Nadal makes it 10 at Roland Garros
Originally published on 11/06/17 00:00
The 31-year-old, who has now moved ahead of Pete Sampras into outright second place in the Grand Slam title count after securing his 15th major success in Paris, dropped just six games as he further cemented his status as the undisputed ‘King of Clay.’
A precocious teenager from Mallorca rolled on the red dirt after defeating Mariano Puerta to win his first Roland Garros crown in 2005, and 12 years later this remarkable sporting phenomenon was back on Court Philippe Chatrier basking in the glory of ‘La Decima.’
An emotional Nadal, said: "The feeling I have here is impossible to describe. The nerves, the adrenaline I feel when I play on this court, it is impossible to compare. It is the most important event in my career, to win again here is impossible to describe.”
Wawrinka paid tribute to the 2017 champion: “There is nothing to say about today, you were too good,” admitted the Swiss. “What you are doing in tennis is unbelievable. It’s always been an honour to play against you, two Grand Slam finals now, so congratulations to you and your team for your career.”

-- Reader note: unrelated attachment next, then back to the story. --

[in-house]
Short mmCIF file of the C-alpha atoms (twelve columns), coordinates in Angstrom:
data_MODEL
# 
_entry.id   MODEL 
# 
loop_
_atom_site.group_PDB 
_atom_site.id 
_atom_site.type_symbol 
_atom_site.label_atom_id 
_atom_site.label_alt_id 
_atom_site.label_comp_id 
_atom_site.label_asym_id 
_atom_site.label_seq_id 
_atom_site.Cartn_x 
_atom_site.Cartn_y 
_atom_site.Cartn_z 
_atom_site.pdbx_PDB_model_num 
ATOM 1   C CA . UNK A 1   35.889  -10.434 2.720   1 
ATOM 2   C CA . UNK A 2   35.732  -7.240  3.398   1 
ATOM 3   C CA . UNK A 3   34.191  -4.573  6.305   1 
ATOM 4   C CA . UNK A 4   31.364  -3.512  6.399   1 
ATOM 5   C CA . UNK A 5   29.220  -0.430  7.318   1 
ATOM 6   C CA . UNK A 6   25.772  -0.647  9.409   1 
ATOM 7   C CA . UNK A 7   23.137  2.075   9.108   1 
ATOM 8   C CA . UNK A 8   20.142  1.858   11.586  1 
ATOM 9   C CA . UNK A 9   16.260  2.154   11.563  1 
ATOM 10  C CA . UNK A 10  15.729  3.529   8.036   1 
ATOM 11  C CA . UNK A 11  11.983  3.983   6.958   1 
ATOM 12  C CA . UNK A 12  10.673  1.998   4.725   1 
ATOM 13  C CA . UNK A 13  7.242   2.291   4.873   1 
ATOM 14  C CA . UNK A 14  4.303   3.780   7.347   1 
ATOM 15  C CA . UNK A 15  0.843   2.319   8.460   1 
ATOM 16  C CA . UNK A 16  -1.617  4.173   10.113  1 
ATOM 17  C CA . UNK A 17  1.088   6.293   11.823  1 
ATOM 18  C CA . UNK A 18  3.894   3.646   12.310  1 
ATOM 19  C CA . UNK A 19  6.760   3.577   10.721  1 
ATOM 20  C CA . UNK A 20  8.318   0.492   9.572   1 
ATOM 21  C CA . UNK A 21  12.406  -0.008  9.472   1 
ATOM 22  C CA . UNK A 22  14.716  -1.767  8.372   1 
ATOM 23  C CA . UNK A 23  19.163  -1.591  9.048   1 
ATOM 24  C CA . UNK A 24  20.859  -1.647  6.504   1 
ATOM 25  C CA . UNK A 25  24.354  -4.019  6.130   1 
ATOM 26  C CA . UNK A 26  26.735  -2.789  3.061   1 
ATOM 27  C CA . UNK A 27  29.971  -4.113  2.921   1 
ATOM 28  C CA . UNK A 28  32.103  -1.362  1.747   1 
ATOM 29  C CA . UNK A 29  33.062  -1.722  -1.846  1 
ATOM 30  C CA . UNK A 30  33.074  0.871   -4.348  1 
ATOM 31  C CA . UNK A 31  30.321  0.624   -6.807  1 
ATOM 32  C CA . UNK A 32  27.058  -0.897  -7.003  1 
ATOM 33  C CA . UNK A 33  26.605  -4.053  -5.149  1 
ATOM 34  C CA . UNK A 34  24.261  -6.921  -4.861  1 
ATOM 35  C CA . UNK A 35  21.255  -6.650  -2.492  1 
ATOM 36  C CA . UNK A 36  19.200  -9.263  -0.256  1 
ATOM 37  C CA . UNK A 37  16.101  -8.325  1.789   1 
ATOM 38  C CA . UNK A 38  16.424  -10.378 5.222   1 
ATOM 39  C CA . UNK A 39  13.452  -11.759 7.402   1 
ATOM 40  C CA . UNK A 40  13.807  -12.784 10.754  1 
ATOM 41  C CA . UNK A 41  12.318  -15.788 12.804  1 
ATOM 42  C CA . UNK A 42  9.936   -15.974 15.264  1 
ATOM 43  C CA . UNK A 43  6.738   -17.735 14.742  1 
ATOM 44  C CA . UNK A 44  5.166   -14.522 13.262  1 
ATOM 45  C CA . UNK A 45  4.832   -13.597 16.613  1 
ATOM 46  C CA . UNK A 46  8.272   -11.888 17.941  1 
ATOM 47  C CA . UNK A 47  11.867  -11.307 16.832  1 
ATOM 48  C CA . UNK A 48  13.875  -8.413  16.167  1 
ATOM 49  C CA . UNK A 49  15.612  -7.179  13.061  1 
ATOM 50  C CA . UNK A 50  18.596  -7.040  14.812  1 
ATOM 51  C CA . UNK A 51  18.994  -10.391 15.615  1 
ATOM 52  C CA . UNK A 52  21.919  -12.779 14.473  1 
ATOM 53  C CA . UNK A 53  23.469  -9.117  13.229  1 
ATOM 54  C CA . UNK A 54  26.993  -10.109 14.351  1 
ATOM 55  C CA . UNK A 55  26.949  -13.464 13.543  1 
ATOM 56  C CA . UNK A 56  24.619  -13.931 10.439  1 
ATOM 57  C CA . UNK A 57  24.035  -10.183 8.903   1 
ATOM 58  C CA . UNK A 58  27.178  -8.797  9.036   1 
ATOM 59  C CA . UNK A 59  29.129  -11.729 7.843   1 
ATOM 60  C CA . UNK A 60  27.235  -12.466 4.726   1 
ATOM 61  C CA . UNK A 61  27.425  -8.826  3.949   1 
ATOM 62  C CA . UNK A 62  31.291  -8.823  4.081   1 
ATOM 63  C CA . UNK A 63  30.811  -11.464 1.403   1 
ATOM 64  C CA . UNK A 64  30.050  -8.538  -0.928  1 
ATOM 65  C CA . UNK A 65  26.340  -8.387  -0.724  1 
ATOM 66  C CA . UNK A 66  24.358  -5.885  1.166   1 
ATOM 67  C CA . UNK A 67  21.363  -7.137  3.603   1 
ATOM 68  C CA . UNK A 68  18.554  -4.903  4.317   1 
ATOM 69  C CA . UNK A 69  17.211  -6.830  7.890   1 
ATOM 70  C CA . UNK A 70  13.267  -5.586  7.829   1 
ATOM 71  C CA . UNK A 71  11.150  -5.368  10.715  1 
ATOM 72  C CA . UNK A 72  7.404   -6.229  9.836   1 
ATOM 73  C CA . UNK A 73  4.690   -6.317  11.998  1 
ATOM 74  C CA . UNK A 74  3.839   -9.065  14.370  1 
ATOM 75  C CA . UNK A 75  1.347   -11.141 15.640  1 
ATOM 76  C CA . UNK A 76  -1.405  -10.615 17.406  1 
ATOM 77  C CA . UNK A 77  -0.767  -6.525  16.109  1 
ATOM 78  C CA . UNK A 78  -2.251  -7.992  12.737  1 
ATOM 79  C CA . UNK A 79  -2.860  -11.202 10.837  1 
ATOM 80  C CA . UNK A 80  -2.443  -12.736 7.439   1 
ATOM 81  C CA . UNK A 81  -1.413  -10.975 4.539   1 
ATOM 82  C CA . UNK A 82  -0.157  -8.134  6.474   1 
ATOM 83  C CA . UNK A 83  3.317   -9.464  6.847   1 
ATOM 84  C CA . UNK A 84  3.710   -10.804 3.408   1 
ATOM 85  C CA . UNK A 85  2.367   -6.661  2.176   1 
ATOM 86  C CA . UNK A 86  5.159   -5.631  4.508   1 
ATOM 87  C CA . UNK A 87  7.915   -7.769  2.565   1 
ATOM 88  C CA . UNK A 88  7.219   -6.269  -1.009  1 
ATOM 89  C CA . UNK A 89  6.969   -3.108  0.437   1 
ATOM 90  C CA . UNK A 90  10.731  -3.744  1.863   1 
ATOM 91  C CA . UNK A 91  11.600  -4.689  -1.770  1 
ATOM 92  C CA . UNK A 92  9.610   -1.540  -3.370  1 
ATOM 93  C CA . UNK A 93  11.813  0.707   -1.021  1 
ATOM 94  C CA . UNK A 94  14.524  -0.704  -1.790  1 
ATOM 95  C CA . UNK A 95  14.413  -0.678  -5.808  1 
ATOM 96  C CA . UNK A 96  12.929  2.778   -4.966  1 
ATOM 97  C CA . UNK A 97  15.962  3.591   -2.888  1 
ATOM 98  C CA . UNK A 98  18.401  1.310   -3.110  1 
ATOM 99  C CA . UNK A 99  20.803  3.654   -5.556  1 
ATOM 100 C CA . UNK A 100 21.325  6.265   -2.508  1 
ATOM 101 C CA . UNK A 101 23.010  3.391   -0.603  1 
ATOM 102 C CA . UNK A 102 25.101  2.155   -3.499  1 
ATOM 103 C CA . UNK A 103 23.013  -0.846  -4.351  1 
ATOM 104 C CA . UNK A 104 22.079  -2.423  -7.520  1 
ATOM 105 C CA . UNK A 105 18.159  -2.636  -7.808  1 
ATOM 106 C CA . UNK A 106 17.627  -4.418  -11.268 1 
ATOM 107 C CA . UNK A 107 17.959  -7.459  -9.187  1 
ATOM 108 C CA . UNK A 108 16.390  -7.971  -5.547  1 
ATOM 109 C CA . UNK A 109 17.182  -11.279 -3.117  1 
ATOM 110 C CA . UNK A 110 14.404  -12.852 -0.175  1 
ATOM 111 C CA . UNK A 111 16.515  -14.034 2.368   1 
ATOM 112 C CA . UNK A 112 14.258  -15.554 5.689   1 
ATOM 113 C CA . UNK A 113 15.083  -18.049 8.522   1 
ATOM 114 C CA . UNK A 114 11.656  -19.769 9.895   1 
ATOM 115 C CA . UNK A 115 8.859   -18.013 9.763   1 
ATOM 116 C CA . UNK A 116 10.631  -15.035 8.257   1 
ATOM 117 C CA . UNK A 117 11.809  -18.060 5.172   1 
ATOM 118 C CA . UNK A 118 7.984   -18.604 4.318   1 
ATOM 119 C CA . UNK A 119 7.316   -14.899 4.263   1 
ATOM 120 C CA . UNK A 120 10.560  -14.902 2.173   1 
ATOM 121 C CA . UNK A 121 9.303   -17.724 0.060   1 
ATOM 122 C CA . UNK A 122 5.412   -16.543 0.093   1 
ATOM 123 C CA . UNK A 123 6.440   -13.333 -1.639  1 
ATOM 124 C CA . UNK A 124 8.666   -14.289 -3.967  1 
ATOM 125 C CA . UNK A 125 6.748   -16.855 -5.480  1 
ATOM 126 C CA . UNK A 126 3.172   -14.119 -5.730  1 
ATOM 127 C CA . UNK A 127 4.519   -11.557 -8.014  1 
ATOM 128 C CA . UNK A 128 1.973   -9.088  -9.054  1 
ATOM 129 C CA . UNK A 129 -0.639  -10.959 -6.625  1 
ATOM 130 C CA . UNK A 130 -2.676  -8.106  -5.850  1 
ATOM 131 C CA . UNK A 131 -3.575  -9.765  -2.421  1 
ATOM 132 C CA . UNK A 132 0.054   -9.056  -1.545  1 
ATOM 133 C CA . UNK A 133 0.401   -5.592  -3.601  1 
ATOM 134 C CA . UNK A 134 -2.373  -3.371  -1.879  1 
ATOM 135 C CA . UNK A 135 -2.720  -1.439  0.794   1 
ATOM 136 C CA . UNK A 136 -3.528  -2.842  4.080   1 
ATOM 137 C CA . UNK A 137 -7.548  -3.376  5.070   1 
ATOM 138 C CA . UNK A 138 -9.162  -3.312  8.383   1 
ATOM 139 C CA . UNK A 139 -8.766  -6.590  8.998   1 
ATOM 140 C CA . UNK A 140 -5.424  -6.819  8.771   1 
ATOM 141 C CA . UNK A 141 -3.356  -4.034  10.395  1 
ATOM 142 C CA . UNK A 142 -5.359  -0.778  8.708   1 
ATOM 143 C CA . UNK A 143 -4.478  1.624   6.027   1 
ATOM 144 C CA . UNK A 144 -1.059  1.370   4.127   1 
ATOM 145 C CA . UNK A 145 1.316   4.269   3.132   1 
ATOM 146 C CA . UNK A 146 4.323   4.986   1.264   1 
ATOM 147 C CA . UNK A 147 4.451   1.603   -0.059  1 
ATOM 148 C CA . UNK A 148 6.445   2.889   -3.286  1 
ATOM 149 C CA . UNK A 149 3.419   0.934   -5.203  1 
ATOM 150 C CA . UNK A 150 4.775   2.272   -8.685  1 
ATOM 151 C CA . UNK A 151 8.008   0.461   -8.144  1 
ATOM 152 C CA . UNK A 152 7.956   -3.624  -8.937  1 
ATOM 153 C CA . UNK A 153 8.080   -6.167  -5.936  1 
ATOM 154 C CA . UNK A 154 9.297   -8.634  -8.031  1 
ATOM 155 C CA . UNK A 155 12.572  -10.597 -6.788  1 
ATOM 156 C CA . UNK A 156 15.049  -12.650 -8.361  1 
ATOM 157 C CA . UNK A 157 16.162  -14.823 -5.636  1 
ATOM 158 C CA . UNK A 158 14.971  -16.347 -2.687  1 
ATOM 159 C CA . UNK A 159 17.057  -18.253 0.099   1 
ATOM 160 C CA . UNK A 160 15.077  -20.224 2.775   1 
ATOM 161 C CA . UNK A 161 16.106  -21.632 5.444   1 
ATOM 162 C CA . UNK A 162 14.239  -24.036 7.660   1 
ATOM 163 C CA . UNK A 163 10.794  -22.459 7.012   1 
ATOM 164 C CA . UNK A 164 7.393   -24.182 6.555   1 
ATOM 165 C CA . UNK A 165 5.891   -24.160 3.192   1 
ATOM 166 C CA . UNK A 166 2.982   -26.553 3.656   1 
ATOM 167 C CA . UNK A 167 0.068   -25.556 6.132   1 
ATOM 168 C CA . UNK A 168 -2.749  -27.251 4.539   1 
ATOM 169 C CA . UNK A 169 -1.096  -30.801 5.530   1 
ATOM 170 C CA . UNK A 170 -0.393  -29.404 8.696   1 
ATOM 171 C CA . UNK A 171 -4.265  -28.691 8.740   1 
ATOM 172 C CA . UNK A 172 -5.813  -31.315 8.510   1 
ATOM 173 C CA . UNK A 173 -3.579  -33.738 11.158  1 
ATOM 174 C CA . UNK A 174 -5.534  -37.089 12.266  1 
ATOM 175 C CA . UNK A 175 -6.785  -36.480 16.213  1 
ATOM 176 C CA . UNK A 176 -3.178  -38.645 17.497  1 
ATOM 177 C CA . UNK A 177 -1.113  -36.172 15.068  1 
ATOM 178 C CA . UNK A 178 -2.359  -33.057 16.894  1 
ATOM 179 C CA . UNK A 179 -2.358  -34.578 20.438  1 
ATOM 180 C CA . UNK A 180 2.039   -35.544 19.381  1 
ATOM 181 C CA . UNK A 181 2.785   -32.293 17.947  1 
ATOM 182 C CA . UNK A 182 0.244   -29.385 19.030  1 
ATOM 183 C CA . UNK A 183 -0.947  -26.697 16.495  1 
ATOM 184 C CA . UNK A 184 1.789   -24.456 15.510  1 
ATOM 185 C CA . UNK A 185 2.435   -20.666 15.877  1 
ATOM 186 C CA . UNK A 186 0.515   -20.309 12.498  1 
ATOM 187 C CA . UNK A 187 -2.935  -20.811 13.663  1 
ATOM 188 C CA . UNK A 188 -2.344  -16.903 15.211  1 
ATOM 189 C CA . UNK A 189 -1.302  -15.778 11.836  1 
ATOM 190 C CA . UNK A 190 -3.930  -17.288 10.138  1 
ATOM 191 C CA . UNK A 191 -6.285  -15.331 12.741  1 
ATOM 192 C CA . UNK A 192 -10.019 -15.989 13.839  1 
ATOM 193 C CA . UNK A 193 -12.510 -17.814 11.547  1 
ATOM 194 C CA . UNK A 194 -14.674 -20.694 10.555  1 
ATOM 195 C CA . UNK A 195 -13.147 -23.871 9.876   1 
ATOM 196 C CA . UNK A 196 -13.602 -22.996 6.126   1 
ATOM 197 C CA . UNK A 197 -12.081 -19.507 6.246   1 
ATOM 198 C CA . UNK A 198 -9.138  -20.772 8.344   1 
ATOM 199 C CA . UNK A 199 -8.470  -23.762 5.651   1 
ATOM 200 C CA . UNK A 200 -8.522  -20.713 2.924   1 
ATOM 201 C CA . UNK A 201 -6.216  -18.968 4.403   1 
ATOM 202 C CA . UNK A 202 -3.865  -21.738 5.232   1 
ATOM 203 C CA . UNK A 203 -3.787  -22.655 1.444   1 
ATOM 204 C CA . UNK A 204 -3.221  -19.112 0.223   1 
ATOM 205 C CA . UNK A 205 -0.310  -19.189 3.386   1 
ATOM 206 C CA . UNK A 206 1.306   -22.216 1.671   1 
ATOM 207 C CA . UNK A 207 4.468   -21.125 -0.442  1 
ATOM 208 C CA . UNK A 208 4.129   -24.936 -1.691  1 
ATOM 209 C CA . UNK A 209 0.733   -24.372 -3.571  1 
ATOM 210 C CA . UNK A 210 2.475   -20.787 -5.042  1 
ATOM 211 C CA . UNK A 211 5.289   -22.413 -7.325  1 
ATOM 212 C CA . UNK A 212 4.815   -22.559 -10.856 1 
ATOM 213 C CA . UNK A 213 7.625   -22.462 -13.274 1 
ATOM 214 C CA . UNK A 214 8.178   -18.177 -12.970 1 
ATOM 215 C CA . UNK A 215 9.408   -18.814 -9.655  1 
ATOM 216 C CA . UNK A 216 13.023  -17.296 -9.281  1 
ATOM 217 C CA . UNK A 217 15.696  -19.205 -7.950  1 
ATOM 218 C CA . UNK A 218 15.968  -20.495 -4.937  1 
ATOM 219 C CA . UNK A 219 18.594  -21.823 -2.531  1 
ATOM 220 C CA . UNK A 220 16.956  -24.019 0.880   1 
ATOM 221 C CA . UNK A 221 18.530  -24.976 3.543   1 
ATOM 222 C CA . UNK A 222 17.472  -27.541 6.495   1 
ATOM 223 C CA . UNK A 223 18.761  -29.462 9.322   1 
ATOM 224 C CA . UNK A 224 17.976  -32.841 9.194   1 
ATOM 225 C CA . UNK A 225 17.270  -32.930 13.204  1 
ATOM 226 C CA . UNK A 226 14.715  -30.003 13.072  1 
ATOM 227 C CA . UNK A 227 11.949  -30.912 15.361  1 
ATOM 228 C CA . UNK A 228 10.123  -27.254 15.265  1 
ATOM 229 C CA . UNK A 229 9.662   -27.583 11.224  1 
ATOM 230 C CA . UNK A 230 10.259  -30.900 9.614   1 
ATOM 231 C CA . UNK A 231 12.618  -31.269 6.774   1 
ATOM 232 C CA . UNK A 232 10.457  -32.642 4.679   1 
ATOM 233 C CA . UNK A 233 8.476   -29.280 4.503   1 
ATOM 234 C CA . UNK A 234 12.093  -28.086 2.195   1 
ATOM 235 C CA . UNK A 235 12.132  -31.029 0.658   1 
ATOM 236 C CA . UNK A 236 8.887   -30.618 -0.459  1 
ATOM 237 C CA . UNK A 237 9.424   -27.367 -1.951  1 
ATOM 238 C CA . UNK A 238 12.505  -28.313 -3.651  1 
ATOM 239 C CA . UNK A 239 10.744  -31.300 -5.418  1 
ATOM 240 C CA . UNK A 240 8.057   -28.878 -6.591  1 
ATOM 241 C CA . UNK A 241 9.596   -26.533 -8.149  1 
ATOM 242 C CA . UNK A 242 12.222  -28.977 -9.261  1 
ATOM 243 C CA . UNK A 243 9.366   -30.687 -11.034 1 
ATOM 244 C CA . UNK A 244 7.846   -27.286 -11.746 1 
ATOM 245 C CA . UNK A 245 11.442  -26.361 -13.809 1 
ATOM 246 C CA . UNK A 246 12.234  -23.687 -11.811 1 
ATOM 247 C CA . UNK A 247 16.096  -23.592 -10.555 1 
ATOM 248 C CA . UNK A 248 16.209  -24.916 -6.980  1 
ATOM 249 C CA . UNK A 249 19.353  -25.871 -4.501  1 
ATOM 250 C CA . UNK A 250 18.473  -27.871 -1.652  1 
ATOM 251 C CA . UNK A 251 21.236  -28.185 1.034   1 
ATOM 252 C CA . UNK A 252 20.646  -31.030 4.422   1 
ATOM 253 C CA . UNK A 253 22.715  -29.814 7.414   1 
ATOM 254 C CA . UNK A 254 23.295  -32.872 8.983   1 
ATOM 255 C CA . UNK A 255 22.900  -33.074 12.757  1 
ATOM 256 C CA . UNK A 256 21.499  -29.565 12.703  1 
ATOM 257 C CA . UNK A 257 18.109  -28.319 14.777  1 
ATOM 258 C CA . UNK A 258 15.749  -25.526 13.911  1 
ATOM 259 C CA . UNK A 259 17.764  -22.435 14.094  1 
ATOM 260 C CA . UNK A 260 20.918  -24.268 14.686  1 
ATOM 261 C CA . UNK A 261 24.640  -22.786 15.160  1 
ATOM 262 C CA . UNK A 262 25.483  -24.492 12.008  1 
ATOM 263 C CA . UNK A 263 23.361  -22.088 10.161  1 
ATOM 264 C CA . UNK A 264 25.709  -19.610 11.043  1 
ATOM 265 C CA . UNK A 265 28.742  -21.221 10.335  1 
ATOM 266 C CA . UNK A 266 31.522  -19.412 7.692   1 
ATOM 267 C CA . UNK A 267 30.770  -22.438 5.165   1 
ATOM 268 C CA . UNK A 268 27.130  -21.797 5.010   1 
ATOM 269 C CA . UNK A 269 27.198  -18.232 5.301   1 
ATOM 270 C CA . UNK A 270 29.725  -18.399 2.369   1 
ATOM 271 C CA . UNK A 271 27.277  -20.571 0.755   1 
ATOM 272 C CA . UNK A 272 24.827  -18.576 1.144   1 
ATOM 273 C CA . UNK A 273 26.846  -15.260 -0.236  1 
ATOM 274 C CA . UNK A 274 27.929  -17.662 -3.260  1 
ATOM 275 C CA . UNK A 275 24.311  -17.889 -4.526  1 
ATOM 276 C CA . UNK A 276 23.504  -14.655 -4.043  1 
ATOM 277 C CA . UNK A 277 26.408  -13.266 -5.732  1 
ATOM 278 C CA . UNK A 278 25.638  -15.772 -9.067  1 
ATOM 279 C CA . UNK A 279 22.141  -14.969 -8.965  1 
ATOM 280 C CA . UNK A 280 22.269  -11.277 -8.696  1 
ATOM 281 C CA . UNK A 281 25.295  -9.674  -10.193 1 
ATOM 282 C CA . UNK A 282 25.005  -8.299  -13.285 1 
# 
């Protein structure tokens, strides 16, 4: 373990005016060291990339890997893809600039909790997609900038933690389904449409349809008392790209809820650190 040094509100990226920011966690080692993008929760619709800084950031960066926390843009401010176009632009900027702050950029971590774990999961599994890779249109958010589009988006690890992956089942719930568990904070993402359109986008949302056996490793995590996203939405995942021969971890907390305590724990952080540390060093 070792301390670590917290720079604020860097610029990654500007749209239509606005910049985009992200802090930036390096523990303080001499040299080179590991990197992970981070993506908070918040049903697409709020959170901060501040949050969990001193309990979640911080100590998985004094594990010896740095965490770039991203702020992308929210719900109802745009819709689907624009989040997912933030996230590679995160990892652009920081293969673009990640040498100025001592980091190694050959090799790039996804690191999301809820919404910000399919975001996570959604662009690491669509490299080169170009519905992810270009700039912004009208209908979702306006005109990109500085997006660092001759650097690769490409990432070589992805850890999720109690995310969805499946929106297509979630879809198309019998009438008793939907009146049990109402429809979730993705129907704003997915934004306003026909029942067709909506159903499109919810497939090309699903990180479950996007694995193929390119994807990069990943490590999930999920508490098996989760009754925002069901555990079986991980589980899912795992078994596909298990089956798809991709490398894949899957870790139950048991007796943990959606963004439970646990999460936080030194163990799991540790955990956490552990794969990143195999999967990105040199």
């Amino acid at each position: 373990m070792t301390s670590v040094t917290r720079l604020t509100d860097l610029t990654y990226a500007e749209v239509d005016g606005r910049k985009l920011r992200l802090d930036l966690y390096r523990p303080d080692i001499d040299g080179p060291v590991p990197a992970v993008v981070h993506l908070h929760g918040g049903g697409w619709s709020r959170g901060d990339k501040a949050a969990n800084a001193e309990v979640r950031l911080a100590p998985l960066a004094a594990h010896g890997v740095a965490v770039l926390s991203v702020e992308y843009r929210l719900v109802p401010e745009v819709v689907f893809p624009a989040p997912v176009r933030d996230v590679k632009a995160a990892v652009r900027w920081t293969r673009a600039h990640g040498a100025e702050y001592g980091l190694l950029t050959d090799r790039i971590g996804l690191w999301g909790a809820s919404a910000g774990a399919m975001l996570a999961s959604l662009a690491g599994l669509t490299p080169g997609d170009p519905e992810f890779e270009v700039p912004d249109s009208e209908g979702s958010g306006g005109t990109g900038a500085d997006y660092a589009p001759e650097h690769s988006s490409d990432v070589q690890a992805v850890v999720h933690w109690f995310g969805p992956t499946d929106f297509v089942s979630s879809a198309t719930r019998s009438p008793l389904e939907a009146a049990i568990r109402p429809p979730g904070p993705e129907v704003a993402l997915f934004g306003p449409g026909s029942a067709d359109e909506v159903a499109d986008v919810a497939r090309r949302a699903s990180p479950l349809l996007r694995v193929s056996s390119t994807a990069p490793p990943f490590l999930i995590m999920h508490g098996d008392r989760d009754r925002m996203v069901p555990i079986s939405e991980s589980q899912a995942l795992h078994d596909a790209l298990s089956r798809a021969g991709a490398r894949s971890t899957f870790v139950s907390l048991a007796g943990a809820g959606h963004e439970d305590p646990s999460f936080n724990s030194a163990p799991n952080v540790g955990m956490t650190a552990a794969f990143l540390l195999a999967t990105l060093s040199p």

Both players, understandably, looked nervous in the early stages but it did not take long for the Spaniard to work his magic in the opening set. The 31-year-old made a paltry number of unforced-errors and stepped on the accelerator.
With his wicked topspin forehand inflicting significant damage, the Spaniard won four games in a row to take the all-important first set and move a step closer to another slice of history.
Nadal had won all 69 matches at Roland Garros after taking the opening set, and there was little to suggest that number 70 was not just a few hours away.
Wawrinka, who had spent five hours more time on court en route to the final than his opponent, tried to use his significant firepower to blast his way through the Spaniard's defences, but it was to no avail.
The second set will be remembered for an astonishing forehand at full stretch from the Spaniard that flashed down the line at 99mph. It was vintage Nadal, and even the Swiss acknowledged his brilliance.
Wawrinka, who hit just one backhand winner in the contest, continued to scrap as he tried to stay in touch with the irrepressible clay-court warrior. The third set was a procession, though, and it was soon time for Nadal to collect the Coupe des Mousquetaires for a tenth time and end his three-year Grand Slam title drought.